Using innovative technology to enhance the delivery of legal expertise can bring law practice to a higher, more competitive level, says Dera Nevin, Senior Associate at Baker McKenzie and a legal technologist. But the prevailing view is that the uptake of technology in law firms is slow, with investments and adoption lagging behind other industries. Dera explains some of the challenges that underlie this stereotype and shares her insights into what may impact legal technology adoption by law firms in 2019.

1) Data Quality and Availability

Since joining the firm and its award-winning Whitespace Legal Collab in 2018, Dera has helped advise on the expansion and integration of technology into the delivery of legal services to stay aggressively relevant in solving problems for clients.

Good machine learning technology rests on the quality and availability of data.  As law firms move towards incorporating machine learning technologies into decision making, the quality of data is critical for producing results that do not have adverse impact on clients, the public or society.  “The consequences to client matters are too significant to risk on imperfect technology or data,” she said.

“The generalized criticisms of law being slow to adopt technologies may minimize some of the realities of operating technology in the legal context. Tech in law, especially technology that relies on dataset training, takes longer to mature then consumer-facing technology.  For example, some of the datasets we use as inputs to train machine learning may come from case law, on topics which are highly fragmented, unique, and specific. These datasets are the opposite of the large, aggregated sets like driving routes collected by Uber that are highly repetitive and common. Often, we don’t have the scale of data to train machines quickly and so legal technology can take longer to mature.”

“Law is not known for having stores of clean, structured data, but there is a movement to refocus efforts on this,” she said. “The concept of garbage in, garage out is real.”  Referring to examples of machine learning being used in criminal sentencing proceedings in the United States, in which the prevalence of human bias has been identified, she notes:  “We see in machine outputs reflections of the biases and moral judgements of humans that left unchecked can be problematic and harmful.”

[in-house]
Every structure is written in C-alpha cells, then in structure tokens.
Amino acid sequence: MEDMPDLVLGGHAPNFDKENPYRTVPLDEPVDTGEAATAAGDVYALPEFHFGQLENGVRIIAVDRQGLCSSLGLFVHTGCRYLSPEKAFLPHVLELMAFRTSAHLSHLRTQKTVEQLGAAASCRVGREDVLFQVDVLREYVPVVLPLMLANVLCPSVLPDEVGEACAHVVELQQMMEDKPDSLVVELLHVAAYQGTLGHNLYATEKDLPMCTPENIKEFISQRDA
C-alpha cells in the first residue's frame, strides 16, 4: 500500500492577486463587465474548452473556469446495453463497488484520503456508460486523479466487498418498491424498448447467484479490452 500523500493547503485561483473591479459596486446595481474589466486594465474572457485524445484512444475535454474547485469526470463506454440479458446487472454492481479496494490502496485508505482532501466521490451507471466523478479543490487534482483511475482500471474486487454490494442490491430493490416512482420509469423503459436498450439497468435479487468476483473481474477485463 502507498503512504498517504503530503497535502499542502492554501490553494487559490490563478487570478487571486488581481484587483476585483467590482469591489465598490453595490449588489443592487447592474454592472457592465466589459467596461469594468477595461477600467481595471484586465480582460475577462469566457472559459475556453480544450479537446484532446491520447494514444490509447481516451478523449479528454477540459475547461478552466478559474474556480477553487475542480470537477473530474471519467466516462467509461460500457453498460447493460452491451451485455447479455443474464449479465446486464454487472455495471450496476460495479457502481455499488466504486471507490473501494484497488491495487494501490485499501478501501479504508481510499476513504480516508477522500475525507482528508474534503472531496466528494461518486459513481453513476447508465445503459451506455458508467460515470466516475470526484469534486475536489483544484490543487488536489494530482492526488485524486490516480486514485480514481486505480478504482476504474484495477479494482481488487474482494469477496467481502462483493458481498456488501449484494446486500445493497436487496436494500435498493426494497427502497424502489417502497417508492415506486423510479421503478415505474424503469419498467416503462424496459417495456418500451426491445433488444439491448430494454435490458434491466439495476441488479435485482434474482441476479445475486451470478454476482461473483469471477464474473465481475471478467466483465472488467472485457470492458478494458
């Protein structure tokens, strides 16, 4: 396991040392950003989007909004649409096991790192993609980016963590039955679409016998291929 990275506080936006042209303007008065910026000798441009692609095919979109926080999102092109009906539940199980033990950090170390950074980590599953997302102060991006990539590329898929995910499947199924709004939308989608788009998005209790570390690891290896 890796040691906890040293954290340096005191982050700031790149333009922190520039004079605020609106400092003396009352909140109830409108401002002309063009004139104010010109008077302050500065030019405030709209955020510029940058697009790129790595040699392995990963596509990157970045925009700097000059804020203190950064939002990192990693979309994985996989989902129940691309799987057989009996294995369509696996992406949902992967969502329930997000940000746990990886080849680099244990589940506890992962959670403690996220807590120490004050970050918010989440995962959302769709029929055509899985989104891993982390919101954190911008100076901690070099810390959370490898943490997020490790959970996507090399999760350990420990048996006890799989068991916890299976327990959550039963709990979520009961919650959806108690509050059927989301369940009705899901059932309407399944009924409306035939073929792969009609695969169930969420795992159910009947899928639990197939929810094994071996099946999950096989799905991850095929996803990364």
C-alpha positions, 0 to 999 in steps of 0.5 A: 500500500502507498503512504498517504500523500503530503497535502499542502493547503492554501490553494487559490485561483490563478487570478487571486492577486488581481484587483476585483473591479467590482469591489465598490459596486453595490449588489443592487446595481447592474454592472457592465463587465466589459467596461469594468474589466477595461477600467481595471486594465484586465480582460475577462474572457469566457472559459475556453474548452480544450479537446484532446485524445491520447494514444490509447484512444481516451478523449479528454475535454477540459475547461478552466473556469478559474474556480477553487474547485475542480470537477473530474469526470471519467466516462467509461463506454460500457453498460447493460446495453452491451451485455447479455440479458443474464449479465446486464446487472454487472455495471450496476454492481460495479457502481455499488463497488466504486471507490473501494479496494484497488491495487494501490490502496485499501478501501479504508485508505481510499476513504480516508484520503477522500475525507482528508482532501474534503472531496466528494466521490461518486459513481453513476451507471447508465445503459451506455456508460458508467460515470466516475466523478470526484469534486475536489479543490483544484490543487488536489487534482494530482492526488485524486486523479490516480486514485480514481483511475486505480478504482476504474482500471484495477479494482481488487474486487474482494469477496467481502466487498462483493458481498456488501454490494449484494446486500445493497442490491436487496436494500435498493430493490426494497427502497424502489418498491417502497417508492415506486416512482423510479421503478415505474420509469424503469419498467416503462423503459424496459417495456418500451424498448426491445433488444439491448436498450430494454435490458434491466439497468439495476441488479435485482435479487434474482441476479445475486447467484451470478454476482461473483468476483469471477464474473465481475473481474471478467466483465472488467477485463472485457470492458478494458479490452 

2) Natural Language Processing

Because so much data in the law is text-based, natural language processing is another promising technology emerging in legal service delivery.  Natural language processing (NLP), a sub-field of artificial intelligence (AI) seeks to help legal professionals use text artifacts more efficiently, by having computer algorithms handle some of the “interpretation” and processing of text. Ultimately, NLP is focused on enabling computers to understand and process human languages.

“Humans don’t communicate in ‘structured data’ or Boolean searches, we communicate using words,” says Nevin.

“Imagine you are searching a corpus of text, or a body of laws,” she adds. “Your typical search will only as good as keywords you plug in, and the ability of the system to process those keywords.” She notes that two problems arise in that an individual may not know the words they need, or the words they need may not be available to the search technology (either because the words aren’t present, only the idea is, or the words may not be indexed and available to the search engine). “Imagine you are addressing a new situation like drone regulation. Those particular words associated with drones may not be found in case law but you need to find things that represent same idea or concept. With NLP, concept searches become available, so users can engage in complex searches without specialized formulas or exact keyword matches.”

The promise of NLP  is that the technology will help augment search concepts by enlarging concepts, but a potential risk is that it may introduce more and different kinds of extraneous information for lawyers to sift through if the system is improperly configured or poorly designed.

“This technology is very promising in the long run,” Nevin believes. “But, there is time associated with normalizing data. It is important to understand any current limitations of the technologies.”

3) Process and DocumentAutomation

There is a resurgent interest in technologies that facilitate automation of processes, especially where automation of document creation, filing and handling is possible, and where human judgement can be simulated through AI-based expert systems.

“Process automation encompasses a range of solutions, from the simplest mechanism of technology that helps autofill content in forms to speed up creation and reduce errors, to a logic tree operating in the background of an AI-based decision model,” Nevin states. The impact can mean improved speed or quality checking of work, for example, through Technologies that can identify mis-defined terms in contracts. Or, entire workflows behind legal solutions delivery can be standardized through decision trees. “I expect we’ll see greater standardization of service delivery through the use of these technologies as they evolve and mature.”